BMW had been promoting the “Joy” of driving their vehicles in mass communications for long enough that, while the positioning was resonating with some new customer profiles, the brand driver of performance had noticeably dropped off and had impacted consumer perception. This brand issue was further exacerbated by the fact that, in parallel, BMW’s key competition (MB and Audi) had brought their “super cars” to the forefront of their communications, creating a halo effect that helped boost sales of their higher volume vehicles. Someone purchasing an entry/mid-level Mercedes-Benz or Audi could look to the MB SLS or Audi R8 and feel reassured that their less expensive vehicle shared some of the same advanced engineering. However, BMW did not have a true “super car” in its lineup. With the launch of the BMW 1 Series M Coupé (1M), there was an opportunity to remedy both of these problems by communicating the raw essence of the brand: high performance.

b) Resulting Business Objectives

The business objectives were:

  1. Reinforce BMW’s leadership position in performance, innovation and exclusivity.
  2. Halo the BMW brand and M sub-brand to strengthen the key brand strength indicators. 
  3. To sell out Canadian 1M allocation (210 units) every month of production (April 2011 – March 2012)
  4. To increase M sales in CY 2011 over CY 2010
  5. To increase BMW volume vehicle sales in CY 2011 over CY 2010 post 1M campaign launch.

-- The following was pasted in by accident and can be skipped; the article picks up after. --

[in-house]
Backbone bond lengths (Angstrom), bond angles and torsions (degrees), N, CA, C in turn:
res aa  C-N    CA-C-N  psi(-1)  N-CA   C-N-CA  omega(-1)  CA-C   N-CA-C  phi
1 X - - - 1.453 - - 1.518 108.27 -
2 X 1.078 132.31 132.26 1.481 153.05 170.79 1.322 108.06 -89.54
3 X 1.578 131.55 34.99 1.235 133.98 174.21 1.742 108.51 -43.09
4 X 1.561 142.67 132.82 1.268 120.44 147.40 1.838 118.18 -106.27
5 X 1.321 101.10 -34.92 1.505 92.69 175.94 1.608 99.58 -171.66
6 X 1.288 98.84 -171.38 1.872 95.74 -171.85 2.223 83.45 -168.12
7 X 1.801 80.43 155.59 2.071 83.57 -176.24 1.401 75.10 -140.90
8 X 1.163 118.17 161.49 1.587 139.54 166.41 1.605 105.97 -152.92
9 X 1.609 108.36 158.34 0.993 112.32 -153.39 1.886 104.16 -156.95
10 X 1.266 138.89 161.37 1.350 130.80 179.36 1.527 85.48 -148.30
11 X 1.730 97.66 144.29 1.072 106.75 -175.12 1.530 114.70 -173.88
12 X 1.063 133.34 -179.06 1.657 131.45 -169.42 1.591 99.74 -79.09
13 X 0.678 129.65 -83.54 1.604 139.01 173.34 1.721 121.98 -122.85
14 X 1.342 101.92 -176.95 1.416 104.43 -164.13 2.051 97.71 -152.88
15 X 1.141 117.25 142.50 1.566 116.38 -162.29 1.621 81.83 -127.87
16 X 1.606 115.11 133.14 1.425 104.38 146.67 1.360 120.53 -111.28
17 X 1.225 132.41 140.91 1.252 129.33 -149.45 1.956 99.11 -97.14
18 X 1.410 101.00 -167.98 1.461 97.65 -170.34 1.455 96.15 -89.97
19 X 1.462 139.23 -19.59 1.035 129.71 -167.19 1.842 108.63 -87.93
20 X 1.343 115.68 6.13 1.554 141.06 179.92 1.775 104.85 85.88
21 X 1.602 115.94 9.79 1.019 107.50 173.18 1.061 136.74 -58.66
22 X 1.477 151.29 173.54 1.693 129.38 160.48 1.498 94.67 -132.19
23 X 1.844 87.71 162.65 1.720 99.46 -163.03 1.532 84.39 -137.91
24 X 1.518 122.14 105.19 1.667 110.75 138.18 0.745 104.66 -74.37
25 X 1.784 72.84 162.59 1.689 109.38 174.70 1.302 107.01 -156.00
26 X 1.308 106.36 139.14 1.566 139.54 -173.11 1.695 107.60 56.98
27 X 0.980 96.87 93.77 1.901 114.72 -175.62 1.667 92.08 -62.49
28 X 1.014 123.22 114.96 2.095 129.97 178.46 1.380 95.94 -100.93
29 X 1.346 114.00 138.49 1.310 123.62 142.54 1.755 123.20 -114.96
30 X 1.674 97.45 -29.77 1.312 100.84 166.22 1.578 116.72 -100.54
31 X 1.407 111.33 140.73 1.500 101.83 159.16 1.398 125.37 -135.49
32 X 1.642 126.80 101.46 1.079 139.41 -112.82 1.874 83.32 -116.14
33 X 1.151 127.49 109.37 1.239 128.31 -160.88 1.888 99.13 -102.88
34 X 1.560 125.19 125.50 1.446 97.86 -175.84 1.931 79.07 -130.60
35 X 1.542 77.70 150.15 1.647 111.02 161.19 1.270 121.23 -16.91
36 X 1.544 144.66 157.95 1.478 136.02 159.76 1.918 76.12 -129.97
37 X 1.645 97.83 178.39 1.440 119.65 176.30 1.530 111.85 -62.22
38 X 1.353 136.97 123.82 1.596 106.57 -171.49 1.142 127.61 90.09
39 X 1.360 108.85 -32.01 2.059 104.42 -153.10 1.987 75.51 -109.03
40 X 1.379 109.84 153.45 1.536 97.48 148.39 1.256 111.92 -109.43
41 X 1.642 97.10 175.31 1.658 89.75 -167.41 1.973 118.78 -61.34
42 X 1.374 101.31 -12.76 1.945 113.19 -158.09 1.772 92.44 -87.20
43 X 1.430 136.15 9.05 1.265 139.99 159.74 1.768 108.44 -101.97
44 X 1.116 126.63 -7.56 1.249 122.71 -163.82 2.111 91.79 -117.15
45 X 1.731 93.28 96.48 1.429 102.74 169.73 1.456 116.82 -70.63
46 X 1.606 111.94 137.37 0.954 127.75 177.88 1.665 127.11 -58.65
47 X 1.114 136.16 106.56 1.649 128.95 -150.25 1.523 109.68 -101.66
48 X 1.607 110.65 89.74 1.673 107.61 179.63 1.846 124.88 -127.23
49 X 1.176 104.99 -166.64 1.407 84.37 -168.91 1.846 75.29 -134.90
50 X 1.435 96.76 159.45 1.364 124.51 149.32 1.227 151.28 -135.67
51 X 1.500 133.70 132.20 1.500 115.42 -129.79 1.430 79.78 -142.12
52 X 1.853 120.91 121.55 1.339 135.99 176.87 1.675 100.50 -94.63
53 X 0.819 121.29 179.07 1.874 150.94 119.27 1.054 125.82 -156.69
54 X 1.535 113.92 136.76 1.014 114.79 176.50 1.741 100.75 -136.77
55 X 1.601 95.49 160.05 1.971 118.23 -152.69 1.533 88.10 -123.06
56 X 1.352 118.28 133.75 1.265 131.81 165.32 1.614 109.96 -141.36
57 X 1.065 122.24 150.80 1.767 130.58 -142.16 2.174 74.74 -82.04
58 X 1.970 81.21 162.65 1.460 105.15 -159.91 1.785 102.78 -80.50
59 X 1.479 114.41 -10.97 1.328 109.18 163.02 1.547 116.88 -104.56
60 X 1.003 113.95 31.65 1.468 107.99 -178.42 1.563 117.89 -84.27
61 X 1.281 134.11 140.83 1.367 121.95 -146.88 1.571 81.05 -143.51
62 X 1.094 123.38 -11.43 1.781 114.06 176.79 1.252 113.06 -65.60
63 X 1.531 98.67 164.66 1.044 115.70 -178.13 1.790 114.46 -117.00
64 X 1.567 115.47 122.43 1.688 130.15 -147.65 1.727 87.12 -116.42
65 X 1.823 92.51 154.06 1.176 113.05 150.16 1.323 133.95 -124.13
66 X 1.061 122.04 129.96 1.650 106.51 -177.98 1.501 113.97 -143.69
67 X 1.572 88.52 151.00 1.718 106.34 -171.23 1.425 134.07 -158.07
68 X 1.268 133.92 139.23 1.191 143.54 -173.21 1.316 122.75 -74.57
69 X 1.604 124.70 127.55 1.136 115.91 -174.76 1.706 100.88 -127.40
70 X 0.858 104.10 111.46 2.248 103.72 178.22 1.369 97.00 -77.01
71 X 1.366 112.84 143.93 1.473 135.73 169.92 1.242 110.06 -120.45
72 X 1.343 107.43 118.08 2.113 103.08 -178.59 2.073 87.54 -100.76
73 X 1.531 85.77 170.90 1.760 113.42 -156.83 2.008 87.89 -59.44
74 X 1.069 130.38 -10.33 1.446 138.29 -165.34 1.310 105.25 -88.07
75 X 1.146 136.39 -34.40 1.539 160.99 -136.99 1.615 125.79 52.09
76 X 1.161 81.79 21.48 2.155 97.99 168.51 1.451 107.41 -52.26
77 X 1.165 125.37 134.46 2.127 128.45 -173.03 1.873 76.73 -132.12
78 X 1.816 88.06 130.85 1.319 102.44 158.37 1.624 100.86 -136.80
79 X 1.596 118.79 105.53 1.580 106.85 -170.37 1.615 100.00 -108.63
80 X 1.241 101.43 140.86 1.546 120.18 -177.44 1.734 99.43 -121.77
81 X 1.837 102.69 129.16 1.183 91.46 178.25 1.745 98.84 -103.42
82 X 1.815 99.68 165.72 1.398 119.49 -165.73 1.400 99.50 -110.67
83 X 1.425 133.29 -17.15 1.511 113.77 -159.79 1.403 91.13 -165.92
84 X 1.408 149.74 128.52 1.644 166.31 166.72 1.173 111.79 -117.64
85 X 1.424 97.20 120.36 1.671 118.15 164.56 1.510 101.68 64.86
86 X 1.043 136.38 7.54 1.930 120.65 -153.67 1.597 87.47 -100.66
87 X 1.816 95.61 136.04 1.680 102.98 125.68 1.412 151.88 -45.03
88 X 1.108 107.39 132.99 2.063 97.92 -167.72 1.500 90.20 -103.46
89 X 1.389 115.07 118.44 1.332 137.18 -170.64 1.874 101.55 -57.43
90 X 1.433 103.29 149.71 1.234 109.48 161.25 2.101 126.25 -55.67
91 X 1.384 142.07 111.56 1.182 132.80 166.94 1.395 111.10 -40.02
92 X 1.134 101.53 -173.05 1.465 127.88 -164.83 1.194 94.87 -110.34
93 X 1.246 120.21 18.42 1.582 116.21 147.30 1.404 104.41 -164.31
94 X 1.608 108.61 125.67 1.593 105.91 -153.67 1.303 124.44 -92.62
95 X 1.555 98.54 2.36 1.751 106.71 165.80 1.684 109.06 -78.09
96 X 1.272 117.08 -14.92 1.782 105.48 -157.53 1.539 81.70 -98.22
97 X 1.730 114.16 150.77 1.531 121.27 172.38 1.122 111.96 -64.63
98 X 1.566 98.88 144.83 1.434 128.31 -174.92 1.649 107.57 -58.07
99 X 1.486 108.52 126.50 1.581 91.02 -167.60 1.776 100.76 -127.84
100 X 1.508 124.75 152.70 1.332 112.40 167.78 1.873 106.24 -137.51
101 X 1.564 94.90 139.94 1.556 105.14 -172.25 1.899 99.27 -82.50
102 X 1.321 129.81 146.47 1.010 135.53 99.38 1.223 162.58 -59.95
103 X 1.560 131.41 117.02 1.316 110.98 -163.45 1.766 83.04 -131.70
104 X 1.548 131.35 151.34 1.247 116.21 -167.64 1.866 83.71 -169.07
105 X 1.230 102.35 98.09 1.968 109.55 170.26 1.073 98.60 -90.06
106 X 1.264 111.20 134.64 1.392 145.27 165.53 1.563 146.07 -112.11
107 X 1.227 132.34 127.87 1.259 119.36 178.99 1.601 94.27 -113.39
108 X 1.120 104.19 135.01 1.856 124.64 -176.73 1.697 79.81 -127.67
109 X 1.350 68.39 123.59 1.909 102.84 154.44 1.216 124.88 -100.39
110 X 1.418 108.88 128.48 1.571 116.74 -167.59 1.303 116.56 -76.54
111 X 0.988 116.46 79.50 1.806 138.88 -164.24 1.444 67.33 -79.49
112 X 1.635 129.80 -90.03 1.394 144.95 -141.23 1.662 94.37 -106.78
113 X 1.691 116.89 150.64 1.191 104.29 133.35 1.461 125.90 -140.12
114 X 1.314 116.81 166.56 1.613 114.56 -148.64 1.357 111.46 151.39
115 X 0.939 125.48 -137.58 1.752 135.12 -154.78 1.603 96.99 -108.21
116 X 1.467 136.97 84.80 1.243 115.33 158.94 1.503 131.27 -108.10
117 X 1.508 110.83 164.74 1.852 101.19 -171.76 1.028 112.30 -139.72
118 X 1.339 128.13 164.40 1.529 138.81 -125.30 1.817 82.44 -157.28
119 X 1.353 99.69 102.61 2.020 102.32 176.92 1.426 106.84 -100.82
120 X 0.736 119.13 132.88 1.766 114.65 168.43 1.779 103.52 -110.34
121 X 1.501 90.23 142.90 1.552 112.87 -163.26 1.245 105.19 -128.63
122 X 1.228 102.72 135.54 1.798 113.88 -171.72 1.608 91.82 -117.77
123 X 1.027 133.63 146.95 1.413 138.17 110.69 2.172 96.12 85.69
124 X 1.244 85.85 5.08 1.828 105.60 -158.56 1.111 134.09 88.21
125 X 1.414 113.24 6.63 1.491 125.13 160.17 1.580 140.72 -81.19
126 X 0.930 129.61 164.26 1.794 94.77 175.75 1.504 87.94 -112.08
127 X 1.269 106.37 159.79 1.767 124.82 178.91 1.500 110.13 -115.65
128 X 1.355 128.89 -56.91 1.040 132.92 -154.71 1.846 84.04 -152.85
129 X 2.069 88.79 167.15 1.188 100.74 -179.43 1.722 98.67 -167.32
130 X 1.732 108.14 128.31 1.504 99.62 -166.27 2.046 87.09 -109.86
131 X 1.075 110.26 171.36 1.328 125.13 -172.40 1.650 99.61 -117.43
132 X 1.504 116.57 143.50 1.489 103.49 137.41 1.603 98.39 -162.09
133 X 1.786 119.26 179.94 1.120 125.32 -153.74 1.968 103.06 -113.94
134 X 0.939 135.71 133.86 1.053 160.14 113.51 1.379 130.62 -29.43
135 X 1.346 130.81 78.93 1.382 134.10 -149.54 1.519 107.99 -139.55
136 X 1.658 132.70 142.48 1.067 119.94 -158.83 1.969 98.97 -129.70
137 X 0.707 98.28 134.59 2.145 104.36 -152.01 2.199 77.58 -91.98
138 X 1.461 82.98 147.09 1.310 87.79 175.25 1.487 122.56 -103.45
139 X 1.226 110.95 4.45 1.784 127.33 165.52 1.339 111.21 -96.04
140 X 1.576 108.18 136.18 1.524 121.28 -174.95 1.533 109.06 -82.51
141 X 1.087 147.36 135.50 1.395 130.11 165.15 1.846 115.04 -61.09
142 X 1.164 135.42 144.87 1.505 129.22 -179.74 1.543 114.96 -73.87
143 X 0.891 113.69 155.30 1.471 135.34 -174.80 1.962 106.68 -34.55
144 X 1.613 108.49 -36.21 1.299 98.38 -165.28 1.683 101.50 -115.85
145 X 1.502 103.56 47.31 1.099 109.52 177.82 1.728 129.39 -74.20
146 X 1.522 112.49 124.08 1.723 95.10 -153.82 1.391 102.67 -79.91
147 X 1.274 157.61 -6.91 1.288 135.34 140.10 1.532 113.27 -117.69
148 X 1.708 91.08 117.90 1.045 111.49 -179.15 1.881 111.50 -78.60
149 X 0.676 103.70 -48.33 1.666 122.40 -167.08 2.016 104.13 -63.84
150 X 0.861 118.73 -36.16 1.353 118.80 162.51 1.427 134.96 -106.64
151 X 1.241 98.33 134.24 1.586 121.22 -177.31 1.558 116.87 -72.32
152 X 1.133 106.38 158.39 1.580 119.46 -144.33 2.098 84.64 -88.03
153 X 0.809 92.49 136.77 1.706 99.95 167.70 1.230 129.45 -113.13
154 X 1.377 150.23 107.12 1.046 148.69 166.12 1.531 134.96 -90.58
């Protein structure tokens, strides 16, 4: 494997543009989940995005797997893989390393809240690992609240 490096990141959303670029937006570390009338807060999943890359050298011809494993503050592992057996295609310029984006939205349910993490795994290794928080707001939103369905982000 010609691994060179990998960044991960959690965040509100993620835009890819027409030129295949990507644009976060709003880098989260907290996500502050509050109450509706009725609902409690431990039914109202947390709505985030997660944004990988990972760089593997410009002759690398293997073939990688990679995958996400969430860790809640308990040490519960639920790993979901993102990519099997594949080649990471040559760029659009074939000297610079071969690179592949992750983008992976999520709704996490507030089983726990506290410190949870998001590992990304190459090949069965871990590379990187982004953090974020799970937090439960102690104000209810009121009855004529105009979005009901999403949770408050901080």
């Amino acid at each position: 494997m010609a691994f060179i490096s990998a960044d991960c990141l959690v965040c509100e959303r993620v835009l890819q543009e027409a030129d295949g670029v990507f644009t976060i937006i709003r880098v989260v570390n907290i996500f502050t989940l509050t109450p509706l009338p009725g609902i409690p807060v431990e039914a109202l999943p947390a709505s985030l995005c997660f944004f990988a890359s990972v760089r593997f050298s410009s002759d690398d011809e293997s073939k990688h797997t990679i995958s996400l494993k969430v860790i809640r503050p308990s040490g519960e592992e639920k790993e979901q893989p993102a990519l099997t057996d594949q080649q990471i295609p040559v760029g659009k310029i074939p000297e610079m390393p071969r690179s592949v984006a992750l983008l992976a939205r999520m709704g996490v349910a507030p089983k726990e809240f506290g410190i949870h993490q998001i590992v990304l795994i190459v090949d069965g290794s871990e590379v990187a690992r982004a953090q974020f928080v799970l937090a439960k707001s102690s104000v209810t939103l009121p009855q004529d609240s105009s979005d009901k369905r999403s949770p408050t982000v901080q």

The marketing and communication objectives to achieve this were:

  • Build awareness for the M Brand,
  • Introduce the 1 Series M Coupé (1M) to Canada
  • Use 1M to halo the BMW brand.

c) Annual Media Budget
$1 - $2 million

d) Geographic Area
English Canada

a) Analysis and Insight

BMW’s roots had always been grounded in the sheer joy of the drive – a “driver’s” car first and foremost. Its DNA is one of raw, exhilarating performance and is supported with a rich, authentic history and racing heritage.

So, while “performance” language and claims in the luxury automotive category had become and remain commonplace, we understood that believability of performance truly belonged to BMW and this was going to give us back our competitive edge. [Crossover Note 2] We just had to get back to it with authenticity, with passion, and with simplicity of messaging.

To generate the momentum and bigness this campaign needed, we knew we had to capture the hearts, minds and imaginations of those who “get it” – not just BMW advocates but car enthusiasts at large – those who intuitively understood the BMW brand and what it was all about. This was about showing, and not telling, what BMW performance is all about. And it was about letting not just the car speak for itself, but getting others to speak on its behalf.